After high school, I began attending another church, one that was not formally Pentecostal, but which I think was just as interested in fostering this Azusa (st) approach. It was the Flock that Rocks. NewSong is now considered one of the proto-emerging churches, launching the Gen-X ecclesial movement, and otherwise expressing a postmodern style, though with Modern framework behind it still. It was Conservative Baptist in formal connection, though hardly anyone would know this.  This was my home church during some radically different phases in my life and in its life.

The early experience was the most vibrant, where everyone was under thirty, most everyone was single, and the church had manifold ministries in all sorts of directions based on the interest and passions of those involved.  I was part of a setup-teardown crew (it met in a gym) and part of a small group, one that was really a holistic house church in the way that it transcending a weekly meeting and became a community in life together.  I got a chance to teach, to experience transforming worship, to see the vibrant nature of a body of women and men expressing and learning the life of Christ in the context of eastern LA county.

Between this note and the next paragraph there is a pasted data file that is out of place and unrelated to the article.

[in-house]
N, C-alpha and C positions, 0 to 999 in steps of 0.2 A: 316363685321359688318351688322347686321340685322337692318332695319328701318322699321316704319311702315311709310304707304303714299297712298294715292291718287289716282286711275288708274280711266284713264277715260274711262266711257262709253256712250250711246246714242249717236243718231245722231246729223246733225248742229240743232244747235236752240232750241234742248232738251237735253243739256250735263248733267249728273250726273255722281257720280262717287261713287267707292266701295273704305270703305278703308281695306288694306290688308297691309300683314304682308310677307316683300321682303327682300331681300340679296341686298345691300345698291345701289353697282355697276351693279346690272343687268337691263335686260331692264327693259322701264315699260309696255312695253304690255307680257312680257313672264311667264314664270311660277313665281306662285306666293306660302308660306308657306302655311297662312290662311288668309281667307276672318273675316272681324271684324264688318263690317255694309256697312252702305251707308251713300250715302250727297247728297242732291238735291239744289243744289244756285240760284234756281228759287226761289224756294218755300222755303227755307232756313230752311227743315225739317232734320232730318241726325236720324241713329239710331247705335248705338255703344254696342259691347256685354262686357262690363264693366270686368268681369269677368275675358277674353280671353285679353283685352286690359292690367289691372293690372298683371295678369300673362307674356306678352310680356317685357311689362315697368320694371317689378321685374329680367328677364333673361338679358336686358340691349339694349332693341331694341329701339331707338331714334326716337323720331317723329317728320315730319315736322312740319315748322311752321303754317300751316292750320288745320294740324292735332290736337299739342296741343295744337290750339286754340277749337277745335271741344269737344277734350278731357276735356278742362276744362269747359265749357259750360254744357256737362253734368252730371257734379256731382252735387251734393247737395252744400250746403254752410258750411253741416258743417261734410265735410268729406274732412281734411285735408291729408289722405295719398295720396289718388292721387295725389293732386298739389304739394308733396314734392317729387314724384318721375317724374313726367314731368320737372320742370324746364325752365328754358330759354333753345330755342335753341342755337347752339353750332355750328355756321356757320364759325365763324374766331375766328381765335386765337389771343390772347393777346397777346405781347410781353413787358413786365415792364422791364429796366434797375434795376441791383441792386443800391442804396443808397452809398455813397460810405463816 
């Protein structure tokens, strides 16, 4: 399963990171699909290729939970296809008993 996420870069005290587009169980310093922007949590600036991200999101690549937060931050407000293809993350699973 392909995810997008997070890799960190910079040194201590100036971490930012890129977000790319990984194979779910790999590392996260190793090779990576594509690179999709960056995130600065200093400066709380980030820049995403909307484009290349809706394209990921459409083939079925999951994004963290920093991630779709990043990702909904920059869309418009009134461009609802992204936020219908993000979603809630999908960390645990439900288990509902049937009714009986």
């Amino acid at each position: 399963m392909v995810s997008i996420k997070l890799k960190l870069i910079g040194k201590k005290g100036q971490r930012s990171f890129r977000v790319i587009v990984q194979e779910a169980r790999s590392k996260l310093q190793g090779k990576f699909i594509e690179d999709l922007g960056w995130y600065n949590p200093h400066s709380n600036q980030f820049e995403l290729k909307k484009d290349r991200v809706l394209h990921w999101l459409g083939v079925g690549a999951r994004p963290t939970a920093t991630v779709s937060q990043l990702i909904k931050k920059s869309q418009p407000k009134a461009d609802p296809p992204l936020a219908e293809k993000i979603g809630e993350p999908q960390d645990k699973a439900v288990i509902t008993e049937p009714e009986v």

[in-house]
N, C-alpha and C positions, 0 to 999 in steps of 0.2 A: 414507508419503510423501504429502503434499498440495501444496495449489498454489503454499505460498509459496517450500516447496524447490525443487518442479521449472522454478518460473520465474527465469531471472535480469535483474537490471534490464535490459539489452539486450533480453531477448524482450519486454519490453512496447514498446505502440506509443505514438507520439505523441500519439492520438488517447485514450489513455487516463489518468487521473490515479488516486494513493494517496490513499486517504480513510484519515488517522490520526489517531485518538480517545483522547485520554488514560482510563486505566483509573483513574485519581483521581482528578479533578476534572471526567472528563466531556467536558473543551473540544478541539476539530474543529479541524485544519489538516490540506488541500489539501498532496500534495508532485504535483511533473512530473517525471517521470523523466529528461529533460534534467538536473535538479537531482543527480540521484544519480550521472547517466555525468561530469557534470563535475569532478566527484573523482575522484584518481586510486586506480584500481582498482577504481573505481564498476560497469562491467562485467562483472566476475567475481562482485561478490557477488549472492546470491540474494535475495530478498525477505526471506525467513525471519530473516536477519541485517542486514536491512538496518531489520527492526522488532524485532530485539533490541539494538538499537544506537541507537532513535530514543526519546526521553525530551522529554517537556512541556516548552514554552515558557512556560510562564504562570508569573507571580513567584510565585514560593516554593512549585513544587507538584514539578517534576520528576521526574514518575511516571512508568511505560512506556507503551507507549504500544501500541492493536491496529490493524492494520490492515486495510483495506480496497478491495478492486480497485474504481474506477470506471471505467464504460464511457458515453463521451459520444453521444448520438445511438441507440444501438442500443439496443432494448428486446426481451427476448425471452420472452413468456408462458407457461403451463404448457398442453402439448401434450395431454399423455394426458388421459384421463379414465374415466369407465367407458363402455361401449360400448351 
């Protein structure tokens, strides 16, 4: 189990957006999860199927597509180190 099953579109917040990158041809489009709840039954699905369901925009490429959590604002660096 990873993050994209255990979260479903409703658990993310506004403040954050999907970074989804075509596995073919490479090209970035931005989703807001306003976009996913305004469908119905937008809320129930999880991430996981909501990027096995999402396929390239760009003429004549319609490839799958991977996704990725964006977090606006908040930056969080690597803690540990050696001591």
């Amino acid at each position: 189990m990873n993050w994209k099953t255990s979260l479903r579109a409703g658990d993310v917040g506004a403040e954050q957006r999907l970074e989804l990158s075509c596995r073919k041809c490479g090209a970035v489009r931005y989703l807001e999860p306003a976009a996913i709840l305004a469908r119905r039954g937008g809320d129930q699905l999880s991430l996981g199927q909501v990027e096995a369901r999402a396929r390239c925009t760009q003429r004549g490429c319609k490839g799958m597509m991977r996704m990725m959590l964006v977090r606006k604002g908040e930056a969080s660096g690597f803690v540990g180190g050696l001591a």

Then I went to Wheaton. Where life was Athens and that had little room for Azusa.  The freedom and vibrancy got packaged back into a box. There was certainly spiritual growth for me, but it became highly isolated as I just didn’t fit well into the model of Midwestern Reformed ecclesial assumptions. I didn’t know how much freedom and learning I had prior to Wheaton and how it radically shaped my responses to my time there, disappointing and frustrating me while I learned what Athens could teach.

To be sure, my time at Wheaton was far from entirely negative. As I’ve written before, I met God at Wheaton, but I wasn’t able to process this learning into a positive embrace of joy and renewed life. I certainly was not able to express it freely and as the particular person God was forming me to becoming.

My critique of Azusa, however, is that in emphasizing the subjective side it can prioritize the expressive over the contemplative and intellectual. It can become unmoored from tradition and then get caught up in the more dramatic, more glittery, kinds of Spiritual moves.  People are still people and people tend to want to show off, appear more mature, do great things for God while not grounded in God.